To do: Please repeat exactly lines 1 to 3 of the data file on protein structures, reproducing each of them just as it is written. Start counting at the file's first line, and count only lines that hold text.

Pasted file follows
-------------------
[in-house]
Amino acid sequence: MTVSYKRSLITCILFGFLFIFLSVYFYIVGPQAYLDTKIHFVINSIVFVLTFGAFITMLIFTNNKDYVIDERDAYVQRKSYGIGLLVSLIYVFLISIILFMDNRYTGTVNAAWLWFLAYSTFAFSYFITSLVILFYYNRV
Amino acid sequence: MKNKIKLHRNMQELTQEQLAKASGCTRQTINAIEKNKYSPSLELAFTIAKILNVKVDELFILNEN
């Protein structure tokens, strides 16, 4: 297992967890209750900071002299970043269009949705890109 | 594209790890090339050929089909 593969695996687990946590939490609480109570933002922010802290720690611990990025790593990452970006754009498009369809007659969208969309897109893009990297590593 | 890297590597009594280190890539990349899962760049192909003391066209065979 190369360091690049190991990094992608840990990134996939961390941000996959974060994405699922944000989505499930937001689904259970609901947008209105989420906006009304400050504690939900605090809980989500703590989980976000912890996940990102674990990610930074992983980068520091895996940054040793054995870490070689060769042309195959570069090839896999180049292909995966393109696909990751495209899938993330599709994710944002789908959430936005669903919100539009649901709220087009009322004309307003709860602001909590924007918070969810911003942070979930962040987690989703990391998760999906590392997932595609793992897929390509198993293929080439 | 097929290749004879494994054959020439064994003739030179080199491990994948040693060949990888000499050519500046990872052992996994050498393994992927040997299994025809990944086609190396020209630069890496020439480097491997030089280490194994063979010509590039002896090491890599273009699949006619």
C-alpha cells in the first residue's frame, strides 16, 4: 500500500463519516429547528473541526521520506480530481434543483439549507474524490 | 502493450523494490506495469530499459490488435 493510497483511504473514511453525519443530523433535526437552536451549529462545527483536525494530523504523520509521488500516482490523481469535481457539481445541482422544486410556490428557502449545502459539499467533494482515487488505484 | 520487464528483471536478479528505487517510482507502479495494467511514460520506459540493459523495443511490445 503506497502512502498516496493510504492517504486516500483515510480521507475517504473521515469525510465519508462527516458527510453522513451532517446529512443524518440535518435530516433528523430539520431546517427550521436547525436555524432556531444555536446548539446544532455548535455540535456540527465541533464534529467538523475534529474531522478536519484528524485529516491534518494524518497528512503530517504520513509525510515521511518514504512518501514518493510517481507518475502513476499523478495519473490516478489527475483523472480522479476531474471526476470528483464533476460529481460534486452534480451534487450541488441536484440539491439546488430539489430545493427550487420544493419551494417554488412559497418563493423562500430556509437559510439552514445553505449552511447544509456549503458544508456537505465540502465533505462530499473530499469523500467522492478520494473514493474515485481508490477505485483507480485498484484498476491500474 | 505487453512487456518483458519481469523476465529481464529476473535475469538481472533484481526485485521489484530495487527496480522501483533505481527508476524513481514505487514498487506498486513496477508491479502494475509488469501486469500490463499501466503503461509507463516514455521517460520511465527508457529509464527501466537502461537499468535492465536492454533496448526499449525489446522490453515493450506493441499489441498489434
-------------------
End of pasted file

[in-house]
Amino acid sequence: MTVSYKRSLITCILFGFLFIFLSVYFYIVGPQAYLDTKIHFVINSIVFVLTFGAFITMLIFTNNKDYVIDERDAYVQRKSYGIGLLVSLIYVFLISIILFMDNRYTGTVNAAWLWFLAYSTFAFSYFITSLVILFYYNRV
Amino acid sequence: MKNKIKLHRNMQELTQEQLAKASGCTRQTINAIEKNKYSPSLELAFTIAKILNVKVDELFILNEN